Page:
# BinHex in Pbasic

Does the Pbasic STAMP understand constants defined in BinHex? We at 550 were attempting to program an auto-drive into the works, using the yaw-rate sensors, optical sensors, and a makeshift RADAR syatem fabricated from the front end of a dead Mercedes that was donated to our school’s automotive shop by a kind dealer that didn’t want to deal with it’s structural problems. So, as we’re messing around, we realize we don’t know how to do an obstacle vector for speed in relation to distance from objects. Can anyone help make a little sense of this?

I’m not particularly sure what you’re talking about. BinHex is a program used for encoding binary files as text on a Mac. What I’m assuming you’re asking is whether or not PBasic will allow the user of hexadecimal (base 16) constants. While I don’t know exactly, my initial impression is to say no. But don’t quote me on that.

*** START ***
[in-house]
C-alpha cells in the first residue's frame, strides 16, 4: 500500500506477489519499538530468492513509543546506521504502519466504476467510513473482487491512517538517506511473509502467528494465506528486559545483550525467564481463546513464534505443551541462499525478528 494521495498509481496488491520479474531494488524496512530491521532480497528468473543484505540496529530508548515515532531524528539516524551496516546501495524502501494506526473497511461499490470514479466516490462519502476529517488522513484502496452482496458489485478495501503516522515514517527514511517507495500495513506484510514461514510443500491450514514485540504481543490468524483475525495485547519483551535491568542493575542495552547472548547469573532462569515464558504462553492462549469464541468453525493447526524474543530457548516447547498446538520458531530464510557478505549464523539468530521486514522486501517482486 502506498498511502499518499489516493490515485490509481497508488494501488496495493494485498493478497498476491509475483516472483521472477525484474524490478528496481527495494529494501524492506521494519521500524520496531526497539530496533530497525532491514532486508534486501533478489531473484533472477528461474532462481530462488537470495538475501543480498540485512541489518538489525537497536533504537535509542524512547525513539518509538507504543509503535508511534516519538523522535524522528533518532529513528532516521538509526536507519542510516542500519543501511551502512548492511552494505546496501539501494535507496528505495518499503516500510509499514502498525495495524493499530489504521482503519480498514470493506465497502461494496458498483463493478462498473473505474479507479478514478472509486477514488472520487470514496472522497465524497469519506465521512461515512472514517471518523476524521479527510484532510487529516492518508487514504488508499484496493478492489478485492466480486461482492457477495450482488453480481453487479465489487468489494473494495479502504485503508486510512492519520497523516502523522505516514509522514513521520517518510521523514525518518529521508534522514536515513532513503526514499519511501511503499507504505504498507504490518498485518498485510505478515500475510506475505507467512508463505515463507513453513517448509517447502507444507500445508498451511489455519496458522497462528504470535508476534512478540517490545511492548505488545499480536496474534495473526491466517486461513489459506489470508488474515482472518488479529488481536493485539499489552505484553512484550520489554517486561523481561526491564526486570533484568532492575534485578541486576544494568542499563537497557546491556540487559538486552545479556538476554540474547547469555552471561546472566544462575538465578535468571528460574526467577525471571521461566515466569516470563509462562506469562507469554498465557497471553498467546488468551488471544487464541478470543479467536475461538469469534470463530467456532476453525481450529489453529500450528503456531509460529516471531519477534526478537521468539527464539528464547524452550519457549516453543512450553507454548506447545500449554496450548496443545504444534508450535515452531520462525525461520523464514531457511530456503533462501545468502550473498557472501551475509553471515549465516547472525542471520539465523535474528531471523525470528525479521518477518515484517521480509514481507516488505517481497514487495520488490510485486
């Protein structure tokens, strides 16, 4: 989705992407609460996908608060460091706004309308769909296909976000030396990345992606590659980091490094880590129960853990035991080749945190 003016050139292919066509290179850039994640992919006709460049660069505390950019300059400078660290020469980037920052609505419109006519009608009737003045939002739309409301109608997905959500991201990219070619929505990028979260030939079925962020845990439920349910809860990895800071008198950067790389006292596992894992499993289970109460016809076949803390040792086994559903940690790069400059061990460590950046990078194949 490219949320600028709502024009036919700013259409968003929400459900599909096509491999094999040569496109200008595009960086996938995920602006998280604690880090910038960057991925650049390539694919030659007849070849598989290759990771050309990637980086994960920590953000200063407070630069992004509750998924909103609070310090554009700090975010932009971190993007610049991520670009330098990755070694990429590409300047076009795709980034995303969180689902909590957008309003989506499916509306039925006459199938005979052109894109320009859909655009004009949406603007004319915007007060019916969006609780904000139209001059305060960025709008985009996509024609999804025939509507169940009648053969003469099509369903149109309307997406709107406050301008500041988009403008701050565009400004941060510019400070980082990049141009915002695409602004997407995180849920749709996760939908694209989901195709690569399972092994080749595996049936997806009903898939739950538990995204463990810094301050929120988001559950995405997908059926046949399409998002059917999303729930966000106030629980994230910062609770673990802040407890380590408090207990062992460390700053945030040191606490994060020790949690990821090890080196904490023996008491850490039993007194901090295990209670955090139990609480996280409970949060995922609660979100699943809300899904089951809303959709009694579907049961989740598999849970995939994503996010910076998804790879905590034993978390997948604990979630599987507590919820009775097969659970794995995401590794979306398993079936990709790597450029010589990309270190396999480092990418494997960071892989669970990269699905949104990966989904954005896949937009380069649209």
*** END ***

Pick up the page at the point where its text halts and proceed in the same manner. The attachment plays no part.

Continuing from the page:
Matt

Pbasic is very comfortable with hex (a.k.a. hexidecimal) and binary numbers.

Decimal is assumed if there is no leading \$ or #.

\$ is the leading character to indicate a hex number \$80 = 128 for example.

# is the leading character to indicated a binary number #1000000 = \$80 = 128.

For me, Pbasic and hex go together like Mountain Dew and Pizza.

The base machine uses 8 bit and 16 bit registers. This makes hex very easy to use in come cases.

Just one programmer’s opinion.

Joe J.

Joe, you’ve really cleared that up nicely; thanks.

By the way, no sensible roboticist would ever do something so drastic as to befoul his robot’s processor with a program that ever was written magnetically on a mac.